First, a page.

Happenings in Craft
Art of Craft Lecture Series
The Art of Craft Lecture Series is a bi-annual speakers series featuring the most recent Saidye Bronfman award winner (highest award for craft in Canada). The intention of the series is to animate a lively discourse around craft with the general public, emerging artists, post-secondary instructors and art collectors.
Adorning Expression: Art Jewellery Conversations
The 2018 Art of Craft Lectures provides lovers of fashion, art jewellery and those who see their bodies as a canvas for self-expression with an opportunity to explore the art jewellery scene in Canada today.
andy cooperman, poison ring, 2015
The first lecture is on April 30th and features, Seattle artist, Andy Cooperman. Cooperman is a metalsmith, educator and writer that works from his Seattle studio where he builds jewellery and objects for exhibitions and private clients. His work and writing have appeared in blogs, magazines and books, including Humor in Craft, Art Jewelry Today (I, II & III) and The Penland Book of Jewelry and is held in private and public collections such as the Victoria and Albert Museum, Central College in Pella Iowa, and the Tacoma Art Museum.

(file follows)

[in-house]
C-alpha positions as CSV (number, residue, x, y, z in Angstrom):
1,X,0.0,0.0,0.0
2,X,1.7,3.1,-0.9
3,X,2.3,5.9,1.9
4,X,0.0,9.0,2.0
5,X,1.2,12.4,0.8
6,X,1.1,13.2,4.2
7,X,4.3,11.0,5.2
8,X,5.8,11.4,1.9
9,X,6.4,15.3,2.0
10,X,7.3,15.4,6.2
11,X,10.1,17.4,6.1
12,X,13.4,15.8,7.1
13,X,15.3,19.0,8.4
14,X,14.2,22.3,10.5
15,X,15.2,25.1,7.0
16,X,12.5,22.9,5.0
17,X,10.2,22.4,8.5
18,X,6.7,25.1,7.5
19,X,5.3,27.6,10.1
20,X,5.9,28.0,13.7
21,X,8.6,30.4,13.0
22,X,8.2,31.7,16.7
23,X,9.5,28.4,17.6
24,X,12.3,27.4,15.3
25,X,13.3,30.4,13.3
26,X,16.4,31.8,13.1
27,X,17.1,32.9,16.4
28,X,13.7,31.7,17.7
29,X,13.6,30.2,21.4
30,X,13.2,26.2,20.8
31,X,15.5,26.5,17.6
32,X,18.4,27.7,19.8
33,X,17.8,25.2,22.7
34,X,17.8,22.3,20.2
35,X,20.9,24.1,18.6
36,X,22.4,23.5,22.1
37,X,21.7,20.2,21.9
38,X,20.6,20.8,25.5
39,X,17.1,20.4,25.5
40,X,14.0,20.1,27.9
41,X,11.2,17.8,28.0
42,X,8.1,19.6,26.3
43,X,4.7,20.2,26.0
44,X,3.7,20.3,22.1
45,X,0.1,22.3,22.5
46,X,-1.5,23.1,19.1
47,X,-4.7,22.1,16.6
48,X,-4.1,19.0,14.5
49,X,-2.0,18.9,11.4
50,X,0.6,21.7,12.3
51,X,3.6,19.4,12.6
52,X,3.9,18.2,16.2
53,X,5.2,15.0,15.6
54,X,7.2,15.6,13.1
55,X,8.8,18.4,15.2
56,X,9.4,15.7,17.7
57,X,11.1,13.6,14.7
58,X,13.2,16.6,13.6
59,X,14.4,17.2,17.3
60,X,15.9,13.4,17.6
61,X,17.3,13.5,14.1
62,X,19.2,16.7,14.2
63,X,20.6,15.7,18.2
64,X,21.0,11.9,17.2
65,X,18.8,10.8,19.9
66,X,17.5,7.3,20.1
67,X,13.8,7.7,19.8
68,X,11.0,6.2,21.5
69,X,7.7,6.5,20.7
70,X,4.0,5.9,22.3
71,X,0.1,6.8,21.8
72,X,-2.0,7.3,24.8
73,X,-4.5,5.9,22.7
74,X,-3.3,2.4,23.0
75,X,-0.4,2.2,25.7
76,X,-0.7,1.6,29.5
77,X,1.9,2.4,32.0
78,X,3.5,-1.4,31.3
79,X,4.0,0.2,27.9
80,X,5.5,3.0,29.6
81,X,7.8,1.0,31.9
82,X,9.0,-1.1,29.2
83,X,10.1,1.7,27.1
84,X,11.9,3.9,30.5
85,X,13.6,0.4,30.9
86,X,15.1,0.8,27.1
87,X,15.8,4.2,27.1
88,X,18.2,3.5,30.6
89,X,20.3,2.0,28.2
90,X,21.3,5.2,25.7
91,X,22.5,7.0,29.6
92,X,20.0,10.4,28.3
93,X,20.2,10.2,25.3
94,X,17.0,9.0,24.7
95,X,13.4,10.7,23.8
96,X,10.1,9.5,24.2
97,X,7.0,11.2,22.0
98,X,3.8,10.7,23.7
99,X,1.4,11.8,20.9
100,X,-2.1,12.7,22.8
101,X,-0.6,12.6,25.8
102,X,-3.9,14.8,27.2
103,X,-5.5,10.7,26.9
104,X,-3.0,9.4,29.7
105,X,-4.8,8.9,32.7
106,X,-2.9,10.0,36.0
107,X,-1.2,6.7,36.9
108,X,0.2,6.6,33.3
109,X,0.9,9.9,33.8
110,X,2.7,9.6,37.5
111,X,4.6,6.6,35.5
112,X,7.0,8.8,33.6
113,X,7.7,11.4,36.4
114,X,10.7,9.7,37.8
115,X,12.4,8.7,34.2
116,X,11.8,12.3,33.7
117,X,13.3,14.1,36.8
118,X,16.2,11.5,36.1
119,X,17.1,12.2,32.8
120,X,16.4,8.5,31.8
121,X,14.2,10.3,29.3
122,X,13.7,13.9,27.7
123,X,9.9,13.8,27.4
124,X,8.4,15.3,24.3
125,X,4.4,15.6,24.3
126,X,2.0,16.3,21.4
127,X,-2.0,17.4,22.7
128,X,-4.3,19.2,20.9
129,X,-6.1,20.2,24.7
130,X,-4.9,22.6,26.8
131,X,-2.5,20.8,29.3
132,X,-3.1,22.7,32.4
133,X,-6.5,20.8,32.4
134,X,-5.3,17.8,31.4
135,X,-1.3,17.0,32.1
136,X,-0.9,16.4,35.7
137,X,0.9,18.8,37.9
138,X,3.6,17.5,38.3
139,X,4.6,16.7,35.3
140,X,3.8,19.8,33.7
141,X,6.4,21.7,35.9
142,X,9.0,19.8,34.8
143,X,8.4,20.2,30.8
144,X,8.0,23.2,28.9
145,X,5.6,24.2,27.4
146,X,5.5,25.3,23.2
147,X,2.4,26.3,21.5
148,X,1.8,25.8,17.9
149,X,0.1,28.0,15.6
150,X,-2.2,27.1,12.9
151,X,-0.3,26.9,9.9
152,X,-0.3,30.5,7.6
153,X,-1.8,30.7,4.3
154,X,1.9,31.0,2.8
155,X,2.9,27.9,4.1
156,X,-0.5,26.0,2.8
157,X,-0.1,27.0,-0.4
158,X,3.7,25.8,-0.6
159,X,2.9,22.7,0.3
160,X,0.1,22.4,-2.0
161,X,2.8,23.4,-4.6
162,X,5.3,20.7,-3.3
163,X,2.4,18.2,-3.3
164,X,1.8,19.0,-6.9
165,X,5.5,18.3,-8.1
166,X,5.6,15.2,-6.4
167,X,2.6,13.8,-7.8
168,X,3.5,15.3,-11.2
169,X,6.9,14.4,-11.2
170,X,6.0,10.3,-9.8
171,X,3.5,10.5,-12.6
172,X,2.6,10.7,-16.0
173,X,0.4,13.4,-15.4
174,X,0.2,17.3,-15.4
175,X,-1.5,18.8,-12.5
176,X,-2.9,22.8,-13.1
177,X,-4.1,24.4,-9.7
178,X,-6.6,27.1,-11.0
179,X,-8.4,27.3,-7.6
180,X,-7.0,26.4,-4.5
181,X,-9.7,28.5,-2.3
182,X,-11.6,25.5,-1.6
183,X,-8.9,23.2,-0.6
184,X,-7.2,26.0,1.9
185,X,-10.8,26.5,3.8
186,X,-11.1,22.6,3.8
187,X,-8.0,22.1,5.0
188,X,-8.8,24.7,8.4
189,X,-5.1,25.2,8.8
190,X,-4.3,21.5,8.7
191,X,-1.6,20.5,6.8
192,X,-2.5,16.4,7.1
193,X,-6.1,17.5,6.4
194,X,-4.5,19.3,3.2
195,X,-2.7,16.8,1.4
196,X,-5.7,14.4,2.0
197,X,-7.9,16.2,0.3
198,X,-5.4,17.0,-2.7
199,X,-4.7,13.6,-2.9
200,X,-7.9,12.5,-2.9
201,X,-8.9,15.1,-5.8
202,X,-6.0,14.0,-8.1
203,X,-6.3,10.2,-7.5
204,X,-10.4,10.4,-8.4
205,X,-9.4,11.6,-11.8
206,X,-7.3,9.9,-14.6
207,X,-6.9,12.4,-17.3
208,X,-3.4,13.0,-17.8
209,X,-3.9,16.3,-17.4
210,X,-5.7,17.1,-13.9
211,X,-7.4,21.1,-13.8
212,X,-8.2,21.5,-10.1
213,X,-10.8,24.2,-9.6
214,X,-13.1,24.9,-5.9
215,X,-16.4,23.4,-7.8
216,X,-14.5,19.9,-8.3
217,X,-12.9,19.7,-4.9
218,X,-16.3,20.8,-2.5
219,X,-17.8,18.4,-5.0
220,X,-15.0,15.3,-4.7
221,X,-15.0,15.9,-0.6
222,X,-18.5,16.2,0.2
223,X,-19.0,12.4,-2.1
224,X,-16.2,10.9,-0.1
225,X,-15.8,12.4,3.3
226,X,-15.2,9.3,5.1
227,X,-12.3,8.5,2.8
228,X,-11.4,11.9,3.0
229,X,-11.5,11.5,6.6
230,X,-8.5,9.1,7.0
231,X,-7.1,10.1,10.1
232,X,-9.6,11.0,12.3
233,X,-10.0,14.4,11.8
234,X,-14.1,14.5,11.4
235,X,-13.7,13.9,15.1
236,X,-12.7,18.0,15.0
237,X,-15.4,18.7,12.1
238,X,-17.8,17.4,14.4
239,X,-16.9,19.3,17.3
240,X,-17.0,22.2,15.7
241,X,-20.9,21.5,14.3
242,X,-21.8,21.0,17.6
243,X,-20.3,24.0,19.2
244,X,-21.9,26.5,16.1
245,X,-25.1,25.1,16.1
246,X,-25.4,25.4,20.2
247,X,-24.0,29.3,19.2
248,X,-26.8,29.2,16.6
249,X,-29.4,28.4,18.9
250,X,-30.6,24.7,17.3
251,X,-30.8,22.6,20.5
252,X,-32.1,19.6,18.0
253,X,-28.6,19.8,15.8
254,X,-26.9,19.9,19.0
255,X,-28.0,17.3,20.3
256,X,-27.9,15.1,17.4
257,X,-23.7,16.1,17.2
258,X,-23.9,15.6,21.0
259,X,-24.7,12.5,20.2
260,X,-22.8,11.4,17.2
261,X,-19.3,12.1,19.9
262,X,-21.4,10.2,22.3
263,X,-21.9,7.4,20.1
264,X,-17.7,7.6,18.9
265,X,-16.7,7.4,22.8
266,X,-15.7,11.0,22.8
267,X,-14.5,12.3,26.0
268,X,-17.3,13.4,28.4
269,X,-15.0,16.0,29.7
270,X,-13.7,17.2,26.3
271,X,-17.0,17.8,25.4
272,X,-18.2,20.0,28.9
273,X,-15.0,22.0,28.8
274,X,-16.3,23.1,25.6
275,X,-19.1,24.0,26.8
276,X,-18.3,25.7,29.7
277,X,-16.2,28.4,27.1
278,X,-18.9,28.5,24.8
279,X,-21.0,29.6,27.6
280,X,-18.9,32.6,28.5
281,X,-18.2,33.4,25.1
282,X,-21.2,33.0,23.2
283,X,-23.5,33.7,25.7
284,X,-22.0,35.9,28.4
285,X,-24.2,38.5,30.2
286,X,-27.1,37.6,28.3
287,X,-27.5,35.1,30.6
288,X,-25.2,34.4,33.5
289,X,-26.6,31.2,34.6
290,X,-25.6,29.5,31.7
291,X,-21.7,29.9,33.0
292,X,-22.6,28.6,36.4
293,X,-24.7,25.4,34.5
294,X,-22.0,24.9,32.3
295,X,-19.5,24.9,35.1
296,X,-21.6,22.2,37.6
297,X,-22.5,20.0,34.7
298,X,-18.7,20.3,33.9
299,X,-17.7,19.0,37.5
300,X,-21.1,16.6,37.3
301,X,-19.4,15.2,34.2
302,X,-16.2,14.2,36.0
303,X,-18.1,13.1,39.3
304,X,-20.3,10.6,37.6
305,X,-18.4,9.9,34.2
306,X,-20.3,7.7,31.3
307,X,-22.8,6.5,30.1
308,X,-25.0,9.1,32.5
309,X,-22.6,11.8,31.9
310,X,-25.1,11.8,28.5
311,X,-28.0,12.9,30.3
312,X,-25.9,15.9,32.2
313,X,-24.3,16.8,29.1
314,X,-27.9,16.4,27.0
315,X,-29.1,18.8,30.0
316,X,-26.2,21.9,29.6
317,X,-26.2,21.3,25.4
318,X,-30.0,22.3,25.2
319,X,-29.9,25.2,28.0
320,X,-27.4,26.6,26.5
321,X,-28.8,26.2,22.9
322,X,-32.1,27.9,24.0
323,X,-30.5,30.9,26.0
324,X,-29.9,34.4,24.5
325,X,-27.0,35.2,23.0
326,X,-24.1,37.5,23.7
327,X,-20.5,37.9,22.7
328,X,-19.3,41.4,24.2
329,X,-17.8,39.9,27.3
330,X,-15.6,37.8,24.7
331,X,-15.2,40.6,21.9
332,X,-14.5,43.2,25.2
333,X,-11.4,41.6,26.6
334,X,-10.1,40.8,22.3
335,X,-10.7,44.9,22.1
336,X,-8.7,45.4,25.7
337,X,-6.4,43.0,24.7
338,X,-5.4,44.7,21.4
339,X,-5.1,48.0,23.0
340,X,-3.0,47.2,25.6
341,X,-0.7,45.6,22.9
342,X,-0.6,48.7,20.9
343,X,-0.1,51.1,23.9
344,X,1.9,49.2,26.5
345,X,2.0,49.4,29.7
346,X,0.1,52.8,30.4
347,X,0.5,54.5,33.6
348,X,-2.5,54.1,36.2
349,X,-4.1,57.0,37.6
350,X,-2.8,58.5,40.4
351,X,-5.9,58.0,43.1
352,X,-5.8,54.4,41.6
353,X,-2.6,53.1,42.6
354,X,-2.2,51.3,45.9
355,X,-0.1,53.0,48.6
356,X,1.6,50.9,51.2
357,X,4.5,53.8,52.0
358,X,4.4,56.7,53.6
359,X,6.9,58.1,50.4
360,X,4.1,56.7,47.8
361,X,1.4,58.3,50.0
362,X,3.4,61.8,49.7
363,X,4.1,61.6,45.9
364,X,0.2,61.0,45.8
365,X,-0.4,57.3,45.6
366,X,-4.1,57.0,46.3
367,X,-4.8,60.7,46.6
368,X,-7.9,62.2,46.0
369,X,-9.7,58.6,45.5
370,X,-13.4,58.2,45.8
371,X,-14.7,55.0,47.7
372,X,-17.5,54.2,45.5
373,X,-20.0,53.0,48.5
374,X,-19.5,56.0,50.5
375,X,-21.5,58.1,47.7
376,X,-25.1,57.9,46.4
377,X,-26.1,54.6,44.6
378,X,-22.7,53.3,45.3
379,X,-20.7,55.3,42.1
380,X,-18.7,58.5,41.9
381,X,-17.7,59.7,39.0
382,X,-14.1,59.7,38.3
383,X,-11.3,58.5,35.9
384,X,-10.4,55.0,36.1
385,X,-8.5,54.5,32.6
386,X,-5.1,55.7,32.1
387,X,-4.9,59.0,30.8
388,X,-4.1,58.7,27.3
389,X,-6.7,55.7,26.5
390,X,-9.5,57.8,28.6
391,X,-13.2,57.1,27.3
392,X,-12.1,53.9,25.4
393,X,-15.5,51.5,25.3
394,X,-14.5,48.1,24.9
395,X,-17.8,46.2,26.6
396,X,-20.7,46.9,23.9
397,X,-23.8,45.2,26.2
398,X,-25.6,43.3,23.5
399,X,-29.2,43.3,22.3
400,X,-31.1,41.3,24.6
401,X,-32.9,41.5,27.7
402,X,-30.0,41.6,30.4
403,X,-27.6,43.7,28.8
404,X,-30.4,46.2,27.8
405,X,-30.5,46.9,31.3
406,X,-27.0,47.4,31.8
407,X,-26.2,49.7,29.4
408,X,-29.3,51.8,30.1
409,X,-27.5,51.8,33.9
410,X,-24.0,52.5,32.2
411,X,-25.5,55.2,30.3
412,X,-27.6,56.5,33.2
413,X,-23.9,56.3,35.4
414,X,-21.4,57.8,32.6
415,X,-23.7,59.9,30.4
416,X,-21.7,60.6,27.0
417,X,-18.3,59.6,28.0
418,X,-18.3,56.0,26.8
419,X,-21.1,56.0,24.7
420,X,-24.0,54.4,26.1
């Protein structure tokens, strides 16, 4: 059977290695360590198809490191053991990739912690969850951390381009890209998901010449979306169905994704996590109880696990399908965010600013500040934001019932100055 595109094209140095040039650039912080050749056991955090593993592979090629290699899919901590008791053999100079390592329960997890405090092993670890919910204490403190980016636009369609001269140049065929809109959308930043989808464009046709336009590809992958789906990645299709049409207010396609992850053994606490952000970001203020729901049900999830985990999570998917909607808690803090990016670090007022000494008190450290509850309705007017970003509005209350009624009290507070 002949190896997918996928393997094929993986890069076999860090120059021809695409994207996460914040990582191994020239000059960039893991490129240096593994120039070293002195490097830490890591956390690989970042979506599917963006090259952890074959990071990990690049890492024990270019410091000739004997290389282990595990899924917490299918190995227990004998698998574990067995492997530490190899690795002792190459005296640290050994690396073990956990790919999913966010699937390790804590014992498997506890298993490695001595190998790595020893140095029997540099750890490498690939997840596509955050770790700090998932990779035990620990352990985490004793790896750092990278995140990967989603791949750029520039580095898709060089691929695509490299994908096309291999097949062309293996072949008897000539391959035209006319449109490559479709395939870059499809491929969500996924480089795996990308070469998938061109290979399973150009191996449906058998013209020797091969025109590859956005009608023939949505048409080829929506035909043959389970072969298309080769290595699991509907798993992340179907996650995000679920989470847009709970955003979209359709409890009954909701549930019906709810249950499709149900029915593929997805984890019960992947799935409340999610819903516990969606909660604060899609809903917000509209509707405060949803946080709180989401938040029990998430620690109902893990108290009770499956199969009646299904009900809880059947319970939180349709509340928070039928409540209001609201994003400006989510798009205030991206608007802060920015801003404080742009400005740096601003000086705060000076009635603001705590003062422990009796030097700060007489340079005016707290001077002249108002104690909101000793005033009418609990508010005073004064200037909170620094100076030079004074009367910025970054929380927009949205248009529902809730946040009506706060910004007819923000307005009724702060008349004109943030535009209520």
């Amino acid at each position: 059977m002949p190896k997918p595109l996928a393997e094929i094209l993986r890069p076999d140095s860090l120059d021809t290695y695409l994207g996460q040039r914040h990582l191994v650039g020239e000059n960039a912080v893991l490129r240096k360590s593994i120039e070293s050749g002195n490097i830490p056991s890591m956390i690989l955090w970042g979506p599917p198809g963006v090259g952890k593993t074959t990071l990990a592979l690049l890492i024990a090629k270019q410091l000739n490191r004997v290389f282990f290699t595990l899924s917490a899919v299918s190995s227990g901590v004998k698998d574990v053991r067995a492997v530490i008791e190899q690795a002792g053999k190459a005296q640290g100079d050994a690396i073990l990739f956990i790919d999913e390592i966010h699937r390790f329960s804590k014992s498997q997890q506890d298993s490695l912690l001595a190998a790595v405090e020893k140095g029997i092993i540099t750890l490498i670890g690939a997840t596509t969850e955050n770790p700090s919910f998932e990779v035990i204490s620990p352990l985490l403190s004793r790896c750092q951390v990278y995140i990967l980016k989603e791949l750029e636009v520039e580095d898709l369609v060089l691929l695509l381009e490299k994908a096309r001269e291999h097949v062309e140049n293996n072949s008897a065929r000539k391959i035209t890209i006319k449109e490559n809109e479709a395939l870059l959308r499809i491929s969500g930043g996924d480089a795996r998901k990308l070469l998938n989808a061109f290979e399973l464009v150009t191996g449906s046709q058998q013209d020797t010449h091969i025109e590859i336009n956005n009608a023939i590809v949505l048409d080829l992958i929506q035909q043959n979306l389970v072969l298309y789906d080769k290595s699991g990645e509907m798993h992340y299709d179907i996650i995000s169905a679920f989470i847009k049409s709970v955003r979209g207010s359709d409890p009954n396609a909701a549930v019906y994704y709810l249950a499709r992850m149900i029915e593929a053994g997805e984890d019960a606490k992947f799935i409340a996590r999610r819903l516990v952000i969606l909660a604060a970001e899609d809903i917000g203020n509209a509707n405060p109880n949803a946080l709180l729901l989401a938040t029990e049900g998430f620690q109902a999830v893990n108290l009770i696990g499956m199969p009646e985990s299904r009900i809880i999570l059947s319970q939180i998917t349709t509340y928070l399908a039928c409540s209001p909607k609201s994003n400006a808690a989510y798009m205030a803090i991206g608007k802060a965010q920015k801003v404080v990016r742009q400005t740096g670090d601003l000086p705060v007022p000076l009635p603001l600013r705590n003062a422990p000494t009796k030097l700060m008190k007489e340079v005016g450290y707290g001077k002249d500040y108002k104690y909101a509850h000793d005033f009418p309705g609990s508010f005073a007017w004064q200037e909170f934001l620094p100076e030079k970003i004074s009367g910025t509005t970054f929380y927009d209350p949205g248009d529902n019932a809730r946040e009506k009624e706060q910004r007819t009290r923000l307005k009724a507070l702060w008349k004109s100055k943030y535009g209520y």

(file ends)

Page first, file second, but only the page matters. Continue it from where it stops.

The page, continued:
bridget catchpole, red stack
The second lecture, May 7th, is the ever engaging Vancouver artist Bridget Catchpole. As a Vancouver based jewellery artist, Catchpole’s work often conveys the dichotomies between worth and waste. Bridget upcycles non-recyclable and found plastics to use as a raw material in her one-of-a-kind pieces. Currently, her work looks at patterns of plastic waste and how it has become ubiquitous presence in the natural environment.
pamela ritchie, brooch, 2012
The 2017 Saidye Bronfman winner was Pamela Ritchie. Ritchie, a jewellery artist out of Hubley, NS, will be presenting the final lecture on May 14th. Pamela Ritchie creates jewellery that explores linkages between traditional craft processes, contemporary ideas of science and culture, and the language of alternative materials. Her work celebrates the concentrating effect of detail, and the paradox that an abundance of ideas, form, and pattern can be encapsulated in very small objects.